UPDATE: On September 29, Gregory Meeks, Chairman of the House Foreign Affairs Committee urged a hold on the $235 million. Just before the deadline, newly minted Senate Foreign Relations Committee Chair Ben Cardin announced he would not allow the foreign military financing (FMF) to move forward, and would block future FMF and arms sales in the absence of "meaningful and sustainable" steps to better human rights in the country.
Time is ticking if senators want to reinstate a hold on U.S. military aid to Egypt following indictments this week against Sen. Robert Menendez (D-N.J.), who is accused of taking bribes in exchange for greasing the skids for Cairo to receive weapons and aid.
On September 22, the Southern District of New York indicted the New Jersey Democrat, his wife Nadine Arslanian Menendez, and three associates on federal corruption charges. Prosecutors alleged that the senator accepted bribes, including gold bars, stacks of cash, and a Mercedes-Benz convertible, using his position as chair of the Senate Foreign Relations Committee to benefit the government of Egypt. The FBI is now investigating Egyptian intelligence’s possible role.
Despite calls from fellow Democrats, Menendez is not resigning from the Senate and has pledged to run for re-election. He did, however, step down from his chairmanship of the SFRC.
The indictment shows how much the el-Sisi regime relies on U.S. security assistance and cooperation. The United States allocates a staggering $1.3 billion in foreign military financing to Egypt every year, amounting to over $50 billion in military aid since 1979. In turn, U.S. trained and equipped forces have shown a consistent pattern of gross violations of human rights in the Sinai peninsula.
A restriction Congress passed in March 2022, conditions $235 million in military aid on the Egyptian government meeting benchmarks to hold security forces accountable for human rights violations and to protect freedom of expression, association, and assembly. The annual appropriations legislation additionally mandates Congress to withhold another $85 million in the absence of progress in releasing political prisoners and continuing transnational repression.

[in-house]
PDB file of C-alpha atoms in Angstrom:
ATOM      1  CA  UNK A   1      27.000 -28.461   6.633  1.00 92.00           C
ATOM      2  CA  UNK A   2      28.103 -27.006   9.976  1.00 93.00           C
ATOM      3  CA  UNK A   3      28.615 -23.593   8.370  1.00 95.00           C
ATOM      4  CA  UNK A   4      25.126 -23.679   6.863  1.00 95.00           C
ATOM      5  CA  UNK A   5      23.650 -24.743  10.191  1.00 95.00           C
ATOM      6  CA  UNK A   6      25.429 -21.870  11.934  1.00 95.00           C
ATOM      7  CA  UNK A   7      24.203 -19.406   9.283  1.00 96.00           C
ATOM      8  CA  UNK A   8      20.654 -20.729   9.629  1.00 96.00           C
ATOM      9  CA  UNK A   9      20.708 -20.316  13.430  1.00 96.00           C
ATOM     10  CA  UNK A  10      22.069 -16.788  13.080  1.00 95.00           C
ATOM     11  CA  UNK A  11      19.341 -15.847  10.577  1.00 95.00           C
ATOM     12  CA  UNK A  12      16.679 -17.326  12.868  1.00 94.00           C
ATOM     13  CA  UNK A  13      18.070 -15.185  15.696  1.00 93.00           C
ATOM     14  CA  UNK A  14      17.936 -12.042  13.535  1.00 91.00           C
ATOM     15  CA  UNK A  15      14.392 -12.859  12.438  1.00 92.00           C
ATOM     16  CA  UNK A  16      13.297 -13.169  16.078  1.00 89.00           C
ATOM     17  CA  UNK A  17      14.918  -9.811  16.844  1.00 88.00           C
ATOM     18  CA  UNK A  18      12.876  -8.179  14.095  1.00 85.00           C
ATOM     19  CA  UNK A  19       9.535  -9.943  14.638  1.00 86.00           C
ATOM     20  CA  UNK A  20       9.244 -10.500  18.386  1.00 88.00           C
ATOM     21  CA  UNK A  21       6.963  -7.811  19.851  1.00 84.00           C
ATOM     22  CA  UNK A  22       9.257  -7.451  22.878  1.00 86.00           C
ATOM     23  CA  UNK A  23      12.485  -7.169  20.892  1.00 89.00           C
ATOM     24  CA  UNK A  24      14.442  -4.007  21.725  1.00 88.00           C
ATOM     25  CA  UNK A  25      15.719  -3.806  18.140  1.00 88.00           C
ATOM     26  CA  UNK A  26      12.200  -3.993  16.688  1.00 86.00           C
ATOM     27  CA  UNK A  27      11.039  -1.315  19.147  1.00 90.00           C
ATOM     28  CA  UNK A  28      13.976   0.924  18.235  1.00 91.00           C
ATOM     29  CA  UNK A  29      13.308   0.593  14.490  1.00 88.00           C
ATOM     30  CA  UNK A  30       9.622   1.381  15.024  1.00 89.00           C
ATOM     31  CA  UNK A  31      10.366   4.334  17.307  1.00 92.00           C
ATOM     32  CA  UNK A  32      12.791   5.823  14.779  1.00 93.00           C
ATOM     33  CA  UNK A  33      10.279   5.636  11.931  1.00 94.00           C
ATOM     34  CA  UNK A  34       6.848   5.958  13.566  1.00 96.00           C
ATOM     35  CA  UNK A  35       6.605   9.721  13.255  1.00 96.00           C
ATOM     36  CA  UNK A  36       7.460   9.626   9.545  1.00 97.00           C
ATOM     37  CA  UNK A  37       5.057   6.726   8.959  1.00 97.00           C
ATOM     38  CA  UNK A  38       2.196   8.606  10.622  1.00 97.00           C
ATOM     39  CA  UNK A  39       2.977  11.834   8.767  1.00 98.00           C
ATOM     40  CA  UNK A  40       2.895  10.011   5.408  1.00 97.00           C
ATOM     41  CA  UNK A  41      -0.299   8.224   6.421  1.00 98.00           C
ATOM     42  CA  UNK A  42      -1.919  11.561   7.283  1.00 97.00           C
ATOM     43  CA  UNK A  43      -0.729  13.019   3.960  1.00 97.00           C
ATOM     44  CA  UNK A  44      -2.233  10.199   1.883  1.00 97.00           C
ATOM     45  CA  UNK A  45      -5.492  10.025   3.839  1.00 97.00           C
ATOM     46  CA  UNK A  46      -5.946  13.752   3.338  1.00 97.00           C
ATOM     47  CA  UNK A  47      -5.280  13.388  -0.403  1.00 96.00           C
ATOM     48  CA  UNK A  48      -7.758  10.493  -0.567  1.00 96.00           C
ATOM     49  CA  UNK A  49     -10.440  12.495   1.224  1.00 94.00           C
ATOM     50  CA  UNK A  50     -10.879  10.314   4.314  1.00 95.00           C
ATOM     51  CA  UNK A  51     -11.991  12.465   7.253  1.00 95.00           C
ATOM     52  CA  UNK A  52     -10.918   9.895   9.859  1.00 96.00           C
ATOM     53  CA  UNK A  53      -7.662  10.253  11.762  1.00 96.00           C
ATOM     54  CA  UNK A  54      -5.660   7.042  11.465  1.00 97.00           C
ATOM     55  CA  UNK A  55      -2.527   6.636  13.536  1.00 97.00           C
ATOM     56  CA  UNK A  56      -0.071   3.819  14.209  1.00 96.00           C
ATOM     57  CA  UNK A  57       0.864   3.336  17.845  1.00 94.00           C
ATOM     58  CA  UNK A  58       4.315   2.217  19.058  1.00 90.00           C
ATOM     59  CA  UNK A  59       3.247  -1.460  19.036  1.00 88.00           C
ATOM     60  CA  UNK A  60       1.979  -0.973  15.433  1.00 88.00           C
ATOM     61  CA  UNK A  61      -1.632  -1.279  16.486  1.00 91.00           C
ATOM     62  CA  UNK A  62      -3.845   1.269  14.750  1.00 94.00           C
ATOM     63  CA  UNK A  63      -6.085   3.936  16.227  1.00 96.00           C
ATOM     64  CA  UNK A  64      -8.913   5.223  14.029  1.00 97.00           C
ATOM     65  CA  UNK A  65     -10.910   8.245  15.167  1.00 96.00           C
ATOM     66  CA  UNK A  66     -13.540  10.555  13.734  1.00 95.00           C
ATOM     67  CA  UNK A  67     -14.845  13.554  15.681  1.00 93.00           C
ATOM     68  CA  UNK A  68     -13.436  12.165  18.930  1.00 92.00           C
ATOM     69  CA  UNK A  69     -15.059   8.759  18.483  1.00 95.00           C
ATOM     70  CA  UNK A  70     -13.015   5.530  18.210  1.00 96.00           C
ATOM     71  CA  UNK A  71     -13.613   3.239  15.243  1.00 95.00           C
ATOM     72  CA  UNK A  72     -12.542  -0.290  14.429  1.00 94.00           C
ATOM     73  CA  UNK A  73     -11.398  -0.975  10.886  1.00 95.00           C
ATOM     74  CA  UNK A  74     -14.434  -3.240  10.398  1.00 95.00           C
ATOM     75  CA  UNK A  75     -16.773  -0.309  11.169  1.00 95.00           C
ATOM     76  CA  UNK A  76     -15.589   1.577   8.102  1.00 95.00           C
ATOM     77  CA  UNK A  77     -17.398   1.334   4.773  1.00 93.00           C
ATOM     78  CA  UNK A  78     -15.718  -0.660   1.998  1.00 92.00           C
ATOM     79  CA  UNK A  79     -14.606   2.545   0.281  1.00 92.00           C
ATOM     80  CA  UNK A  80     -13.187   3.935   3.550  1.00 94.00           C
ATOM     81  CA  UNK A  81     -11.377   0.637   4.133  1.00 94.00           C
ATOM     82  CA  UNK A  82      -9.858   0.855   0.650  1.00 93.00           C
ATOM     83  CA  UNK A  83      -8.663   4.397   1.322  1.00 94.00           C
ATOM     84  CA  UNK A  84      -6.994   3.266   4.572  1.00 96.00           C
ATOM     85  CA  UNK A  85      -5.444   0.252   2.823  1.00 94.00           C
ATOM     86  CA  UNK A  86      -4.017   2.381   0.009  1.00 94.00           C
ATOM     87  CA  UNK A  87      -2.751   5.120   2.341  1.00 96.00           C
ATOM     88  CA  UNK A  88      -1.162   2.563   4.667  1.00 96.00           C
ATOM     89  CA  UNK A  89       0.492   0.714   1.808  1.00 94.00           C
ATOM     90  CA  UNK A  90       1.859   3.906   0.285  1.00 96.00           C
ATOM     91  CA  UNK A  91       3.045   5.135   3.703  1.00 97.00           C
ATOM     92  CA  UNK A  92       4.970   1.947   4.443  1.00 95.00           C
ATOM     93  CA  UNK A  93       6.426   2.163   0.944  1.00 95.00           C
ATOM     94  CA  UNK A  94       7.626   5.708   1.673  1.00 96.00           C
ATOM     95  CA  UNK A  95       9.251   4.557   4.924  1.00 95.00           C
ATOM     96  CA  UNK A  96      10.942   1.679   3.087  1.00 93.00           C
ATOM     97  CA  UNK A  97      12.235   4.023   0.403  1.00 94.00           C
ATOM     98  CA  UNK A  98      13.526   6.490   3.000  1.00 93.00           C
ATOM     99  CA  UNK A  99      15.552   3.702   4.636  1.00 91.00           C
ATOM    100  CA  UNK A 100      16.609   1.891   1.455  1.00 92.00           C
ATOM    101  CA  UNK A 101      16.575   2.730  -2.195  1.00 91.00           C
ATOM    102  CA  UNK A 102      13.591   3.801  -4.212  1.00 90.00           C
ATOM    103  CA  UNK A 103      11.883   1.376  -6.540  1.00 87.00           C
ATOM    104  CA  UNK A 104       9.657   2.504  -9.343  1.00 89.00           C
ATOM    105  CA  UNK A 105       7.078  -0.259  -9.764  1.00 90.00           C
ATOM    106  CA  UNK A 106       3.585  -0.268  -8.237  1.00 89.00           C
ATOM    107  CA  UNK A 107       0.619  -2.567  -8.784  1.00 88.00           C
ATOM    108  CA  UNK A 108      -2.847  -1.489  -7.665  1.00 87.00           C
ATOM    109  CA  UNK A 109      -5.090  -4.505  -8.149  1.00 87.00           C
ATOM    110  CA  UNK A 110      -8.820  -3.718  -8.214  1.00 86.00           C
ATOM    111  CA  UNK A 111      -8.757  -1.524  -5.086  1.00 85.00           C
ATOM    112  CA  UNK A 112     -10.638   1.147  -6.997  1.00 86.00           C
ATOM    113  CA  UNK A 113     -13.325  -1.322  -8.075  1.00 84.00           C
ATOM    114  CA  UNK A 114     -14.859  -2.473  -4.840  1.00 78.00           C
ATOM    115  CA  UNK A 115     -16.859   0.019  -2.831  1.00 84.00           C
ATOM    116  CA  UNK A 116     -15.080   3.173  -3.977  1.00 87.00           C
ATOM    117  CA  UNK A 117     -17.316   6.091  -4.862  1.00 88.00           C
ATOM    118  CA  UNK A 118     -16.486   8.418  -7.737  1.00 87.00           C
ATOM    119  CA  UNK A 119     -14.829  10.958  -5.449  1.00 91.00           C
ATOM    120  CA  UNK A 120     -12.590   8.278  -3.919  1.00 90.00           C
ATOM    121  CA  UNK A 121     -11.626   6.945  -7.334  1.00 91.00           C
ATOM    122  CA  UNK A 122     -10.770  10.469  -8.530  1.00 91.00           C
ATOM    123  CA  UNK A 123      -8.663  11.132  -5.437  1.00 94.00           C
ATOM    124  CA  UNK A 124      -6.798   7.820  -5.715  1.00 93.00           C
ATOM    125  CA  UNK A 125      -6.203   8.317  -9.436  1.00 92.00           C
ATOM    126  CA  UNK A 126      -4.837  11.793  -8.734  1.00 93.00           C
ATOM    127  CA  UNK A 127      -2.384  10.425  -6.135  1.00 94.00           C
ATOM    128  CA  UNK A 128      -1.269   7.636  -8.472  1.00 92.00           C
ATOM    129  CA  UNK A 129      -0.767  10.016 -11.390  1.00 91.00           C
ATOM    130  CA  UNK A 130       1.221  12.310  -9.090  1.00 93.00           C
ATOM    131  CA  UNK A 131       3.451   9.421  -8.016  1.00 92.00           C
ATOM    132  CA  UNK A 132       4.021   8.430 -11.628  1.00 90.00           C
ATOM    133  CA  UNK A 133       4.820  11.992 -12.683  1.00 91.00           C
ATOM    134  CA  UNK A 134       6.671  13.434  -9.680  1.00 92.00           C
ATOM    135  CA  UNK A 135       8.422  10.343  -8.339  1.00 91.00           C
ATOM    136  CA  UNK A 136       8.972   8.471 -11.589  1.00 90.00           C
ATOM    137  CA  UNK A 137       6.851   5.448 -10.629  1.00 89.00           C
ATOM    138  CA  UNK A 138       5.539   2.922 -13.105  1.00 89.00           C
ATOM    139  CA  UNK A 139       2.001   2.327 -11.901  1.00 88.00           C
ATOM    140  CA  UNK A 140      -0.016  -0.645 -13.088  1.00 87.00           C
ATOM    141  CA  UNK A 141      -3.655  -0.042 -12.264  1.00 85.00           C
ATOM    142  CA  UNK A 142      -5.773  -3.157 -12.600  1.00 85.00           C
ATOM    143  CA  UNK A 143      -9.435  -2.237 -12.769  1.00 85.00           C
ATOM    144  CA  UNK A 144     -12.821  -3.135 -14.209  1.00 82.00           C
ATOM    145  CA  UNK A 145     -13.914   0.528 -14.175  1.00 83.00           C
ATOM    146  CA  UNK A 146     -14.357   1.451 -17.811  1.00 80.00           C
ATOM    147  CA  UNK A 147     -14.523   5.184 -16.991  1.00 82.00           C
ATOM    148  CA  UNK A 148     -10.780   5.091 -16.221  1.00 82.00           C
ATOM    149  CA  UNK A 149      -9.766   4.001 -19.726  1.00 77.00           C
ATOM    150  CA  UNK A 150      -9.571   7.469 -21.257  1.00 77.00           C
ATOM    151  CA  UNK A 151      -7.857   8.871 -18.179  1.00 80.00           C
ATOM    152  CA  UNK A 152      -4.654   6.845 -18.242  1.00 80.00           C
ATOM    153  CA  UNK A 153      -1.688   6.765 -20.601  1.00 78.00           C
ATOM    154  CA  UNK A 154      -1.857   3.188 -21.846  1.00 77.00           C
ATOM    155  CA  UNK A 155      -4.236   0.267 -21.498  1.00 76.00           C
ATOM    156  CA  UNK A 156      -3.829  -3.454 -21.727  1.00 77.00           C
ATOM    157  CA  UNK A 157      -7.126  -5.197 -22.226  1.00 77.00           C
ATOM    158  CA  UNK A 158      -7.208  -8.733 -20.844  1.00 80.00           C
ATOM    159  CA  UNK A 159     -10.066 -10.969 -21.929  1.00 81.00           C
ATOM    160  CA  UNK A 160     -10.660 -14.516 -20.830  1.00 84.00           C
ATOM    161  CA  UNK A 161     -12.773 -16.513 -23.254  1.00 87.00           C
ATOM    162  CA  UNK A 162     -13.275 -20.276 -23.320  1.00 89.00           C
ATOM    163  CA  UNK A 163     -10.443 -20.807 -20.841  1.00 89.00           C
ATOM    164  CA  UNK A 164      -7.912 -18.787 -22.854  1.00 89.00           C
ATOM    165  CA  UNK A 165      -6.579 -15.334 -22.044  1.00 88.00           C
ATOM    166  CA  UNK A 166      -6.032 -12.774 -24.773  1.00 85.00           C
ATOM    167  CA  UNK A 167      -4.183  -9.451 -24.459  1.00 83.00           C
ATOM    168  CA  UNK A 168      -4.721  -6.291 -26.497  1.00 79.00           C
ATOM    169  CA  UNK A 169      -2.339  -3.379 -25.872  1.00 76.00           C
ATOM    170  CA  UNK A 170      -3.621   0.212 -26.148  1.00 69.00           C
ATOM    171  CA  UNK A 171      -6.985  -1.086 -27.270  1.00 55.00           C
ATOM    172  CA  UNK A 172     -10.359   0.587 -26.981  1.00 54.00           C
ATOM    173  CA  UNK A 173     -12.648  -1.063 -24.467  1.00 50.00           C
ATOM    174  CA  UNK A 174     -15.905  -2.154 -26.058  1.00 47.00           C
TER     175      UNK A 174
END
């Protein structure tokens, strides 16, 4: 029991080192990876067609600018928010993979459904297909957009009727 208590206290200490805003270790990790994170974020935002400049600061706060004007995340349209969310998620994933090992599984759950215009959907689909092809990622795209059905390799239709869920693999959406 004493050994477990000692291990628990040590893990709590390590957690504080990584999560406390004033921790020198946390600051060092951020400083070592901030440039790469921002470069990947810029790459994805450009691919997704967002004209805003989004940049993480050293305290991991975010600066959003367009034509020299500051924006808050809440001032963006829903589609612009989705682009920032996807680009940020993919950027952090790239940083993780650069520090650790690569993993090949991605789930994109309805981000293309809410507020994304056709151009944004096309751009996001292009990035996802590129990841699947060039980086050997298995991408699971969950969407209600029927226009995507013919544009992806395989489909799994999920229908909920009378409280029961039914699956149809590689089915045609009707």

In 2021 and 2022, continuing these efforts, the Biden administration reprogrammed $130 million in aid for Egypt, leading the Egyptian government to make concessions on human rights, including releasing over 1,000 political prisoners.
In 2023, however, the Biden administration elected to provide Egypt with the $235 million in previously earmarked funding, despite what local civil society groups describe as a sharp crackdown in civil liberties and political rights leading up to the “elections” scheduled for December.
Now, after this week’s indictments, several members of Congress, including the newly minted SFRC chair, Sen. Ben Cardin (D-Md.), have called for greater investigations on the Egypt issue. Others, like Sen.Chris Murphy (D-Conn.), have called for SFRC to promptly resume the hold on $235 million.
But Sen. Cardin has two days before the fiscal year ends to exercise his newly acquired privilege as SFRC chair to place an immediate hold on the entirety of the $235 million. This would send a strong signal that the U.S. can hold its allies accountable, not just its rivals.
With more available information in the new fiscal year, the Senate can hold hearings and conduct oversight to assess the impact of U.S. security assistance in Egypt and the extent of the alleged corruption before determining what, if any, military assistance should be sent.
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